Thursday, April 10, 2008

More thoughts on 'Future Israel'

We must say that, broadly speaking, we are in agreement with Dr. Horner concerning the future restoration of the Jews to faith in Messiah, and to the Land promised to Abraham. It is for this reason that our disagreements are so important.
Our first major disagreement is concerning the historical pedigree of a theology that denies one or both of these points. Horner traces it it Augustine of Hippo (354-430 AD), yet it is much more sensible to trace it to Justin Martyr (c.100 - 165 AD). Heavily influenced by Greek philosophy (Justin had in fact been a philosopher before his conversion), Justin called himself a Samaritan, having been born, though to Greek parents, in Samaria. Like the people among whom he was brought up, Justin seems to have been less than fond of the Jews, and in his Dialogue with Trypho the Jew, Justin gives what is probably the first formal expression of a 'replacement theology'.
Justin's importance is further confirmed by the fact that Easter Orthodox theologians and priests have historically held to Replacement theology, when we know from experience that they tend to have a fairly low view of Augustine as a Latin Father. Justin, however, was from the East and wrote in Greek, both things that would recommend him to the Eastern Orthodox. His early date, having died nearly 200 years before the birth of Augustine, and before the split between East and West began to develop. It is therefore most likely that Augustine picked up his views from Justin.
As David Brown noted in his excellent The Restoration of the Jews (a work that we prefer to Dr. Horner's), Justin was a pre-millennialist as well, while Augustine was Amillennial in his teaching. But the question of the future of the Jews was thought by all in the Patristic period to have been settled by Justin. In all of the debates about the Millennium, it was assumed by both sides that the Jews were eternally rejected as a nation.
We do not excuse Augustine. If Justin Martyr, as James White has said, knew Greek philosophy better than he knew the Bible, Augustine read his Bible. Unfortunately he read it under the guidance of Ambrose of Milan, who was quite anti-semitic. Nevertheless, to trace what was already in Augustine's time the accepted view to the bishop of Hippo is simply bad historical theology.

Secondly, and probably our greatest disagreement with Horner, Horner connects the conversion of the Jews, the restoration to the Land, and the restoration of the Temple and its attendant system of worship. With the first two we concur, from the last we strongly dissent.
It is our belief that it is the linking of these three positions as if they were an unbreakable chain that has done most to discredit the doctrine of the restoration of the Jews to the land in the eyes of most of the Church. That the sin-offerings and burnt offerings shall be offered again, that the priesthood of Levi shall be instituted once more, at these things the mind of the Christian who has read the Epistle to the Hebrews instinctively revolts.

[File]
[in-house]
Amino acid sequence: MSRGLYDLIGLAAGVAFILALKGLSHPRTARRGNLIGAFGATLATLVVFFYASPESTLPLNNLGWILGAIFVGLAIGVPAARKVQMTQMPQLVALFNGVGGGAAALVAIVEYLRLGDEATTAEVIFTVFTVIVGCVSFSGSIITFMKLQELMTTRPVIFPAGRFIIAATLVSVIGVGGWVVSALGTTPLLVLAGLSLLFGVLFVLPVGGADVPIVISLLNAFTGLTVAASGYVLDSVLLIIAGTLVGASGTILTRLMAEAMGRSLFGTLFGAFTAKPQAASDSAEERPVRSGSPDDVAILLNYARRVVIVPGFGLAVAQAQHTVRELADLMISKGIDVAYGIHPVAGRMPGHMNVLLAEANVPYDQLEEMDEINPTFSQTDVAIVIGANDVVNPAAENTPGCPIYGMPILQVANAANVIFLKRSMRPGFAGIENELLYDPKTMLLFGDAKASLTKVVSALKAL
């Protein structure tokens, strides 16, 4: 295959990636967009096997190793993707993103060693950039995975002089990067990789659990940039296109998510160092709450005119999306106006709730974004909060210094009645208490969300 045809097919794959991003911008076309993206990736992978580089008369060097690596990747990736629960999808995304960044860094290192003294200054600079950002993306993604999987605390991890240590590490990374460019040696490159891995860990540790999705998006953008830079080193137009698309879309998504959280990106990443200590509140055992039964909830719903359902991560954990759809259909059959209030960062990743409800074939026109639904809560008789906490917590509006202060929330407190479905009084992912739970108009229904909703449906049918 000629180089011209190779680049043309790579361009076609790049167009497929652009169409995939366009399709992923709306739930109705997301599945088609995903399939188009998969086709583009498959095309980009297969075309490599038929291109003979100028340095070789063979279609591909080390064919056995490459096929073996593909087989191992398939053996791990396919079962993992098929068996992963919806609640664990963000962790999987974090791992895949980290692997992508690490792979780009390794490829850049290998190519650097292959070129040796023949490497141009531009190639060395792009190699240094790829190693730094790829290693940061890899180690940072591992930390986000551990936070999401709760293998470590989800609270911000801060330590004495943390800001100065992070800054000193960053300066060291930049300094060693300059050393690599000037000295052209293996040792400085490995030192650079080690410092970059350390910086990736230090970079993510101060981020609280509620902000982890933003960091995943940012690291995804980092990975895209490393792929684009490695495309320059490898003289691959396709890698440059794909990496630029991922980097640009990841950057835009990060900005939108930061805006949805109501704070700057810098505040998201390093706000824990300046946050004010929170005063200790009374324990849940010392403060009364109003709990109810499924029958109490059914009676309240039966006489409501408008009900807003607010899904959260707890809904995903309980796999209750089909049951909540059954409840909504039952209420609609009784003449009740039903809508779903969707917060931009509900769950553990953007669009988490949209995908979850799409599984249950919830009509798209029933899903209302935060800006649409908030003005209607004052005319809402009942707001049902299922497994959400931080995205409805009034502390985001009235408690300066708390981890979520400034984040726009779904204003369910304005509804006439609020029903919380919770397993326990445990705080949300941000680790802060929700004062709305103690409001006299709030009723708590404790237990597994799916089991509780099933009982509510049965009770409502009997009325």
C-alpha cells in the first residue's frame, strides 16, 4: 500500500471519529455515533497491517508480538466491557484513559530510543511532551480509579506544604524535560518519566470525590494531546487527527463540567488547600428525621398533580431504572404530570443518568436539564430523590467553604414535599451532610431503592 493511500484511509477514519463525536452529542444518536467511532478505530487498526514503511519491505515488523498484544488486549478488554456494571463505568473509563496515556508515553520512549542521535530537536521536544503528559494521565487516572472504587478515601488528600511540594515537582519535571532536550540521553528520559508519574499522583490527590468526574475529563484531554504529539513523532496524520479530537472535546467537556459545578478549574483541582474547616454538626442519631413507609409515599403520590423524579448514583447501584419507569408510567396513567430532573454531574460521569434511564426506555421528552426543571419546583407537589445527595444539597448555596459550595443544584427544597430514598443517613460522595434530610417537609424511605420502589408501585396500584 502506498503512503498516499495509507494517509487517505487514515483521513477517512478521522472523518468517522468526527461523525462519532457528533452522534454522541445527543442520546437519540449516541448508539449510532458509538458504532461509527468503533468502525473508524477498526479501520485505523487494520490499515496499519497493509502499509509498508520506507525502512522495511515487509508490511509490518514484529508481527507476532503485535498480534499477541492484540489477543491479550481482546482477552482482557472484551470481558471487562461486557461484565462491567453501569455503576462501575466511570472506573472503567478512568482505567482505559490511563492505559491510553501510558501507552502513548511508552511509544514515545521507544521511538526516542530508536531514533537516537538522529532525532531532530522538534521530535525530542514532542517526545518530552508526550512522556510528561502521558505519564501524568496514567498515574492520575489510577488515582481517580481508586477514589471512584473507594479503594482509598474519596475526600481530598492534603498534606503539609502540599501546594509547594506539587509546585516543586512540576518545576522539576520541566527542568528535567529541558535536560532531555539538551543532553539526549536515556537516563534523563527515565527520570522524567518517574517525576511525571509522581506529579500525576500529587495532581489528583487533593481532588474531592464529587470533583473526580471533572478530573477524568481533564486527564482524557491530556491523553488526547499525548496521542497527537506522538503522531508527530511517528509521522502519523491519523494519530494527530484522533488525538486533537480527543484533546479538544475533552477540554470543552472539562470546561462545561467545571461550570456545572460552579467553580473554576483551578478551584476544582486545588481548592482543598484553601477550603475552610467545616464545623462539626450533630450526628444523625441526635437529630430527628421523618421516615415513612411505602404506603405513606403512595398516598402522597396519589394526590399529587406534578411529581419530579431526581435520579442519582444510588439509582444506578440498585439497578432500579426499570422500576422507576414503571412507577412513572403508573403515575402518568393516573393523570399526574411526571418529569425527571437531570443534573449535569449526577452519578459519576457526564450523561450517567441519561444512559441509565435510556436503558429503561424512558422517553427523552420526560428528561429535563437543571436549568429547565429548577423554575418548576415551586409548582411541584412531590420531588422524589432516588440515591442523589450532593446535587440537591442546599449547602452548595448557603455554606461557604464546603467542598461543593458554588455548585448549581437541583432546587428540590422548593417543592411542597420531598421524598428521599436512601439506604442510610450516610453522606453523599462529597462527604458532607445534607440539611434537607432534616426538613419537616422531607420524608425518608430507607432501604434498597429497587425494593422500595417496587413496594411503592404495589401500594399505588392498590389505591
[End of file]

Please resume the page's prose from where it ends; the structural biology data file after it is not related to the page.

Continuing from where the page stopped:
Now this was quite acceptable to the dualism of the Darby-Scofield brand of Dispensationalism, which could say:
"Comparing, then, what is said in Scripture concerning Israel and the Church, he finds that in origin, calling, promise, worship, principles of conduct, and future destiny that all is contrast." (C.I. Scofield: 'The Jew, the Gentile, and the Church of God')
Scofield could have the Jews sacrificing in their Temple, while the Church was in heaven with Christ:
"Just as distinctly as Israel stands connected with temporal and earthly things, so distinctly does the church stand connected with spiritual and heavenly things." (Ibid.)
And this carnal dispensationalism, in which Israel and the Church were portrayed as different in every single way, has also disgusted the Christian who refuses to admit its dualistic overtones. In fact the condemnation of this form of dispensationalism is writ in the fact that most modern dispensational scholars, such as John MacArthur, have rejected it for a position closer to the Premillennialism of Bonar and the later Spurgeon.
But neither this dualism nor the restoration of the types and shadows of the ceremonial law are necessarily connected with the restoration of the Jews to the Land. It is entirely conceivable that the temple of Ezekiel's vision is entirely spiritual and typological, whilst the restoration of Israel to the Land is physical and literal. Thomas Goodwin, following John Brightman, the first writer in the post-Reformation age to notice that the Bible expressly foretells the restoration of Israel to the Land as well as to God, saw the Second Coming as following the Millennium (at least in his exposition of Revelation). But neither man saw the restoration of the Temple in Jerusalem as a necessary part of this restoration - and neither do we.

More thoughts, God willing, next time.

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